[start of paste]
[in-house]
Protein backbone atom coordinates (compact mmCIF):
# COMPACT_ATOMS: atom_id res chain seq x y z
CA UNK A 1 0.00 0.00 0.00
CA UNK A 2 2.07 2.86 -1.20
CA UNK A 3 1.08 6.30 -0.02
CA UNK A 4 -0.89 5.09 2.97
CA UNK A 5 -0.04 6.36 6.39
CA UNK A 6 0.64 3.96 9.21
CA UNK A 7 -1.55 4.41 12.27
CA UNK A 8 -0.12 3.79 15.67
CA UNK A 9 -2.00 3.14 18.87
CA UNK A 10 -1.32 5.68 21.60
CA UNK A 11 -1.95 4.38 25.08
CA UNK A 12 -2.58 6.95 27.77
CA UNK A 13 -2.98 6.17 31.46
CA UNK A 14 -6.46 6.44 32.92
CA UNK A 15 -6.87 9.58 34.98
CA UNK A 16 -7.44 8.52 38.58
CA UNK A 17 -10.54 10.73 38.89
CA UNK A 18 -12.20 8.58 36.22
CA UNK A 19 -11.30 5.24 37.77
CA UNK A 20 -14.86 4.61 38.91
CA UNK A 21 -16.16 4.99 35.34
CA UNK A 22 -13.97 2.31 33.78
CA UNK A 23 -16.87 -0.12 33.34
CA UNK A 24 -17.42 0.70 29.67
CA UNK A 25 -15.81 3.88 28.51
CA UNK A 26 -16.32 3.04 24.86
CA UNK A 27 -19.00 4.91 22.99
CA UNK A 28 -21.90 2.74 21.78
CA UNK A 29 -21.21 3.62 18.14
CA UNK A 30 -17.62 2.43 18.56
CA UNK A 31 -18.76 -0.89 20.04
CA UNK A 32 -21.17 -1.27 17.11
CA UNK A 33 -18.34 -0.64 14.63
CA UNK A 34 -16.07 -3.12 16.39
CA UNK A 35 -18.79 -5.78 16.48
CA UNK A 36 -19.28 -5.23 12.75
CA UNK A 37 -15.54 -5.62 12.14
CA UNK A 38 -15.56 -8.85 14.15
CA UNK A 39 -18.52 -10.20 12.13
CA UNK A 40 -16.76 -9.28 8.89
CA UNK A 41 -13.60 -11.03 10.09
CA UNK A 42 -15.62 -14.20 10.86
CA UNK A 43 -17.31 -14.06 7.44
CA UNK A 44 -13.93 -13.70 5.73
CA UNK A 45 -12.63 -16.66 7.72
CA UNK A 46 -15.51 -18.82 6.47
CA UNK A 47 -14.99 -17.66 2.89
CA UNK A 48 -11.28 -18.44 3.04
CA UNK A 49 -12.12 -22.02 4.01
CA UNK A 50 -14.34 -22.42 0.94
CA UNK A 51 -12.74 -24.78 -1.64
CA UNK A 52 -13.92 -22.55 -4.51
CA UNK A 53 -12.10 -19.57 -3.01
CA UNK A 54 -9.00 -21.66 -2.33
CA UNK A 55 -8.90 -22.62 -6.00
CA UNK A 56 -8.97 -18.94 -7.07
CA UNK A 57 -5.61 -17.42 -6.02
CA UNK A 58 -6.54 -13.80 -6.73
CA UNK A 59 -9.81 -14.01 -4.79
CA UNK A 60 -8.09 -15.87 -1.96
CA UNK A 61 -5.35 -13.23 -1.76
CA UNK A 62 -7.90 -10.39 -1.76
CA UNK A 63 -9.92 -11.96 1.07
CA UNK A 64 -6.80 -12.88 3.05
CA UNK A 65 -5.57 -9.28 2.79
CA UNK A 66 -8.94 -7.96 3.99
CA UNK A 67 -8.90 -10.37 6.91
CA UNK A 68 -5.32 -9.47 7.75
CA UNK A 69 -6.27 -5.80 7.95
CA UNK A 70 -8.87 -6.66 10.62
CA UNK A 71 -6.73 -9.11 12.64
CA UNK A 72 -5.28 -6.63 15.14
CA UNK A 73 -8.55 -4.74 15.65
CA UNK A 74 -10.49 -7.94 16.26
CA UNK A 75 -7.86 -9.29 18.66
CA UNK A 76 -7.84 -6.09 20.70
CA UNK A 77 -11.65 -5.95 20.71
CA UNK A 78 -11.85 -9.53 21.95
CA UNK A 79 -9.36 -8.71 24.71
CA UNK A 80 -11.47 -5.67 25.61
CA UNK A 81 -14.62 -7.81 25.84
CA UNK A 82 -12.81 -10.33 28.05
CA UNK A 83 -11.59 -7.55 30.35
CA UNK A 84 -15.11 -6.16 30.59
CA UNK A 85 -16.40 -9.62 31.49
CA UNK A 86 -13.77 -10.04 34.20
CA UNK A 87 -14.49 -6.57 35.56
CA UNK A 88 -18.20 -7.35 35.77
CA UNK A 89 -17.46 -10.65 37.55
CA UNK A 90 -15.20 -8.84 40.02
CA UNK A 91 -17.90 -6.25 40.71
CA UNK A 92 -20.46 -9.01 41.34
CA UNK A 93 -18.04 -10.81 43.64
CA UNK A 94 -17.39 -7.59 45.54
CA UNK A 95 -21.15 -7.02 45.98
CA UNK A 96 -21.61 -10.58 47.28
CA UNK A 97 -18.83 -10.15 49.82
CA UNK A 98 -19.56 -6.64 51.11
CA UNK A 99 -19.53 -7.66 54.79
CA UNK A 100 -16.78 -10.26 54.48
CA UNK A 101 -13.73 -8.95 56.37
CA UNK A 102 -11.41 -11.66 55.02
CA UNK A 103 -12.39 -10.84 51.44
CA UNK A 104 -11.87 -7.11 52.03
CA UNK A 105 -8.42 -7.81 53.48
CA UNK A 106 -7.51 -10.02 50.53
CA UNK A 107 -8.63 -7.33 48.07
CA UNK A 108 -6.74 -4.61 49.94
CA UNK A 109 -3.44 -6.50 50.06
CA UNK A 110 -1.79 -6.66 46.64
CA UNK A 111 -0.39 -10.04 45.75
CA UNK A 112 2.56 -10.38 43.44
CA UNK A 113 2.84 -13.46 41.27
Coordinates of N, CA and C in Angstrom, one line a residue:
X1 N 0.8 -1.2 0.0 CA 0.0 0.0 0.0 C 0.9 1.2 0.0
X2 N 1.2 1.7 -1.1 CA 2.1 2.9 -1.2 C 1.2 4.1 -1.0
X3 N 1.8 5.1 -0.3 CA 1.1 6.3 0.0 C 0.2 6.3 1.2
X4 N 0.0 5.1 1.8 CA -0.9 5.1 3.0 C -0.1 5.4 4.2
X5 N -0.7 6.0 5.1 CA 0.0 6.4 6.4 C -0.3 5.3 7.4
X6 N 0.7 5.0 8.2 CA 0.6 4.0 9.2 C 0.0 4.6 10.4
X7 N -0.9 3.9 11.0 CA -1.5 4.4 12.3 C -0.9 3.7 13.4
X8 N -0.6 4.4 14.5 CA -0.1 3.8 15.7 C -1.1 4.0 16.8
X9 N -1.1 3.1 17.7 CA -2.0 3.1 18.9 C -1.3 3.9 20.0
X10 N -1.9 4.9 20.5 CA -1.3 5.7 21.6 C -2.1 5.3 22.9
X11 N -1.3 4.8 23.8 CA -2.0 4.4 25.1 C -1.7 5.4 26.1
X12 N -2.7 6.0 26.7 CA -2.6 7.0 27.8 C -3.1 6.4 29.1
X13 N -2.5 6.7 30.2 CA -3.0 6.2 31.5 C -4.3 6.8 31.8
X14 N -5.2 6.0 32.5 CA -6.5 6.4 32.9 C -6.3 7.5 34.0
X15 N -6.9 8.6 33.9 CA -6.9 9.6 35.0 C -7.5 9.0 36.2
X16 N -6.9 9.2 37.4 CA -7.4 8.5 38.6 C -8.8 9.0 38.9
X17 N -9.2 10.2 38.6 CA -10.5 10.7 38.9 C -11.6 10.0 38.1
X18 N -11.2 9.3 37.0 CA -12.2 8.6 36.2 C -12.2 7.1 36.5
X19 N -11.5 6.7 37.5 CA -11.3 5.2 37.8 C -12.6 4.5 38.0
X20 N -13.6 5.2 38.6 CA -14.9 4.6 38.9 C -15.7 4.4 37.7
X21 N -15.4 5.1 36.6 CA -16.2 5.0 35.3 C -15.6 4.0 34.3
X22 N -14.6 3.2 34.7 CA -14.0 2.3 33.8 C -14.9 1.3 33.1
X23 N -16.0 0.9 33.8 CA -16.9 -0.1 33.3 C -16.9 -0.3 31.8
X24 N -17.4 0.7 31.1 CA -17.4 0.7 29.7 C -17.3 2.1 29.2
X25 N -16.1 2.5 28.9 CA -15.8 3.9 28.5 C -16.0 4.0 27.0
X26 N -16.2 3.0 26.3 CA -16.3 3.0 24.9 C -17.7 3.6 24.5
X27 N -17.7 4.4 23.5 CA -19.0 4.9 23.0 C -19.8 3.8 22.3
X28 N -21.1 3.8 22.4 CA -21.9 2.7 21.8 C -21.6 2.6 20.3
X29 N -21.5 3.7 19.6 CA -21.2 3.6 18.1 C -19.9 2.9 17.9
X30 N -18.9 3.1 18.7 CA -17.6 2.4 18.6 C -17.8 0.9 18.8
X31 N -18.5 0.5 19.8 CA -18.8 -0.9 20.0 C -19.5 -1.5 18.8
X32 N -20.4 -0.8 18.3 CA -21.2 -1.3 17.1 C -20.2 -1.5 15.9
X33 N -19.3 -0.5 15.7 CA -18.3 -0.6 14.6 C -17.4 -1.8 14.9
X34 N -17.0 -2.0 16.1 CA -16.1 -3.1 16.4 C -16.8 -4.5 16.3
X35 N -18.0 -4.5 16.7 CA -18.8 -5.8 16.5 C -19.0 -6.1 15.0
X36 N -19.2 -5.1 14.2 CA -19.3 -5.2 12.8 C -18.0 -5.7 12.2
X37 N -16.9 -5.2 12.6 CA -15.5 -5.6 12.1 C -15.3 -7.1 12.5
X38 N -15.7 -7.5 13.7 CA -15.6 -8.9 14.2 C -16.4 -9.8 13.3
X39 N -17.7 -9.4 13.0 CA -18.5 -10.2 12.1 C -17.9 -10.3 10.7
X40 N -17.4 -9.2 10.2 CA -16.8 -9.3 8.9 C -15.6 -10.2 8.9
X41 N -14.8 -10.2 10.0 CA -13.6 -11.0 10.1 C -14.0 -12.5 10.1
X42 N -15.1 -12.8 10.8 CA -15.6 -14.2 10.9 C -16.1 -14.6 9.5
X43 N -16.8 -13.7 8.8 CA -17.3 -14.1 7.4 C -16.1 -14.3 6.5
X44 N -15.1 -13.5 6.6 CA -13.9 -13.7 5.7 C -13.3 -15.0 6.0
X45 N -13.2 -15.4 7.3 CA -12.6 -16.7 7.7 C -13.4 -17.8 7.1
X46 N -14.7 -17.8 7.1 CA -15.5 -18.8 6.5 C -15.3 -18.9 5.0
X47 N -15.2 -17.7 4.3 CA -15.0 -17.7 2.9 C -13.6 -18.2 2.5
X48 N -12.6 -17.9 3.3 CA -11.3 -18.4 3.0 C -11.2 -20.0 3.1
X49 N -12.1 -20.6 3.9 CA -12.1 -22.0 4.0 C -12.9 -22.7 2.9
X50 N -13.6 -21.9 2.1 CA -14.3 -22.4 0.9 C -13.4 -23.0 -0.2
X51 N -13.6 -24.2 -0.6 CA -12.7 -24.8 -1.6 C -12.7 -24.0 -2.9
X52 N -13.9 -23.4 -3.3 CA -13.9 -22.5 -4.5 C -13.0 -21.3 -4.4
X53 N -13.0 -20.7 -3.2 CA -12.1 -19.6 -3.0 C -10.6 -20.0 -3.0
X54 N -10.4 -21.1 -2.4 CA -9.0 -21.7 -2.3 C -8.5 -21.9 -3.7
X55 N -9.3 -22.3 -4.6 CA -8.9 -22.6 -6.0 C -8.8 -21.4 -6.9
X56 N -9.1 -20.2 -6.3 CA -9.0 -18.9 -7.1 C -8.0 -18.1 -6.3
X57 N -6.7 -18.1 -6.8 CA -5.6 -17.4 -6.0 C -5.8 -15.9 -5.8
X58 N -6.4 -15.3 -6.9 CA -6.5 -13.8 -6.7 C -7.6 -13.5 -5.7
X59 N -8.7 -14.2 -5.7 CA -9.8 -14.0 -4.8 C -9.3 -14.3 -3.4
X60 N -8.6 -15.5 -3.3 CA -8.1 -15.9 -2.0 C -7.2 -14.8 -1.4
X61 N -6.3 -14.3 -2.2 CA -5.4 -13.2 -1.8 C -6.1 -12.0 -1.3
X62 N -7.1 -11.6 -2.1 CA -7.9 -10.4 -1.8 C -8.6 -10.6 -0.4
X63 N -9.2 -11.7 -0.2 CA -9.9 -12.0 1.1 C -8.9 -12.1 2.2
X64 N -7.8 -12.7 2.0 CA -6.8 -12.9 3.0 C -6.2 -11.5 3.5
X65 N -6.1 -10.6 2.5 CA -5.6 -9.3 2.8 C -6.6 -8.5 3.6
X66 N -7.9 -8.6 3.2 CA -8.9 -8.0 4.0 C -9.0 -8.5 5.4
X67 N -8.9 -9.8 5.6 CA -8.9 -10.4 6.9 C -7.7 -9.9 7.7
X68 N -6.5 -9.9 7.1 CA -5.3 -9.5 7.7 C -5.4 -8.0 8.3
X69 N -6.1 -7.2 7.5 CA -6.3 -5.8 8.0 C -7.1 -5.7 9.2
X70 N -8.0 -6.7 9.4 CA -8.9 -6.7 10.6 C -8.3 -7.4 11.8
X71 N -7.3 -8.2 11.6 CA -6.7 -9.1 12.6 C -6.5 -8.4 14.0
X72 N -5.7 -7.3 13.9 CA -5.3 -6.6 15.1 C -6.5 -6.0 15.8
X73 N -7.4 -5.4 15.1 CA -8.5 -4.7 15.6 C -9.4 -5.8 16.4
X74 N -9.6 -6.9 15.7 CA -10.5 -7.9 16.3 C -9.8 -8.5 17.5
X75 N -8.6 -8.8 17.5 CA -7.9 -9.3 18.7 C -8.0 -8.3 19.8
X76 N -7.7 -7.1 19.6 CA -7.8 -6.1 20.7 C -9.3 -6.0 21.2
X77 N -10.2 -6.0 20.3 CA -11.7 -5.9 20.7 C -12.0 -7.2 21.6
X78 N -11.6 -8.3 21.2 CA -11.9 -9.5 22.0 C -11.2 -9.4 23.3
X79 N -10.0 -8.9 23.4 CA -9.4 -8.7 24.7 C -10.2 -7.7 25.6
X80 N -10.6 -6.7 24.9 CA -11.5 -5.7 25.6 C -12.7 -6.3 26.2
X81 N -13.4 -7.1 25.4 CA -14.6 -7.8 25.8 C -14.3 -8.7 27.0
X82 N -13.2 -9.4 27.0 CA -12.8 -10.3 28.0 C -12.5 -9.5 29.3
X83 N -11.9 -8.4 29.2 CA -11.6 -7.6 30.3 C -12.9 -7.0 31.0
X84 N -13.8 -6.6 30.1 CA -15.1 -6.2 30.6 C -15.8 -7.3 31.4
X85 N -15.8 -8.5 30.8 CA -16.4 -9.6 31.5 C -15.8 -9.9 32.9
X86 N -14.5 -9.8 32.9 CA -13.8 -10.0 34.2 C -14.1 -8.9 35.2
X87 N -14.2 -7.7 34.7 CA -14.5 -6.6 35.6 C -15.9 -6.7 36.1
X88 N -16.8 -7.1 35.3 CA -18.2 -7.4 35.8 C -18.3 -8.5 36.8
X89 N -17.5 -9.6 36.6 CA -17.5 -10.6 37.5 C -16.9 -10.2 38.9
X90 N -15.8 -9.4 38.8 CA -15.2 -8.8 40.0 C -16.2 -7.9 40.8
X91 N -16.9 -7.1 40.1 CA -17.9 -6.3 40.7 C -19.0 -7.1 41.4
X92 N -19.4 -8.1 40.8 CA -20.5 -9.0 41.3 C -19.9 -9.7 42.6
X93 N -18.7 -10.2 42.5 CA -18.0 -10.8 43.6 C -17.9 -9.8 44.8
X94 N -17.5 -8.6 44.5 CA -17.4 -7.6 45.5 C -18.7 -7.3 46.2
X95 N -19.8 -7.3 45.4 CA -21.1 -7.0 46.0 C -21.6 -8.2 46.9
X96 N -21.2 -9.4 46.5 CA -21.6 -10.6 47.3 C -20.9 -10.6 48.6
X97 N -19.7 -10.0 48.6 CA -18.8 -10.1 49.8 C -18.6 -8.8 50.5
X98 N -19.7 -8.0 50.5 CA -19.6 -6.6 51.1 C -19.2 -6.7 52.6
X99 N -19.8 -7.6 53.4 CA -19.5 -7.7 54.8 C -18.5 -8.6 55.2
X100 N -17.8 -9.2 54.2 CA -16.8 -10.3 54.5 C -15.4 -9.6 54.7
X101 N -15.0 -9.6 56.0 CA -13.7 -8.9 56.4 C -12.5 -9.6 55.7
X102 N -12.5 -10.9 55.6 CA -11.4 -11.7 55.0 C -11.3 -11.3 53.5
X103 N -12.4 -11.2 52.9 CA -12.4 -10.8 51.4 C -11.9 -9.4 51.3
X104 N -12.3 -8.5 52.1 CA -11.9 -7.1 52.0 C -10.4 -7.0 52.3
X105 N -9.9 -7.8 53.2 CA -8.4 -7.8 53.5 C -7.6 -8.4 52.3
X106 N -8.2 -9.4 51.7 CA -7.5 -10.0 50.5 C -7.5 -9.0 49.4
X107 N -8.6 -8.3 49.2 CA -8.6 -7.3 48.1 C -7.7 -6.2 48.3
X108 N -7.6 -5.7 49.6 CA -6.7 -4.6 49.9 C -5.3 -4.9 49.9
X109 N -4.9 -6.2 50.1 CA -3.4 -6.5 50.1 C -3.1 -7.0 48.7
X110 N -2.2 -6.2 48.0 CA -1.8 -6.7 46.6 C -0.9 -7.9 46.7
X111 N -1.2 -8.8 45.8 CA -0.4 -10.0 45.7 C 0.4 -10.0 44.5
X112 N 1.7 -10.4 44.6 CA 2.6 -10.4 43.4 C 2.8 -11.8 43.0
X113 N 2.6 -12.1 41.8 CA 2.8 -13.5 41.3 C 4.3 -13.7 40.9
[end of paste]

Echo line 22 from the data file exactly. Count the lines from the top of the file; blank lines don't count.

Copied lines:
CA UNK A 19 -11.30 5.24 37.77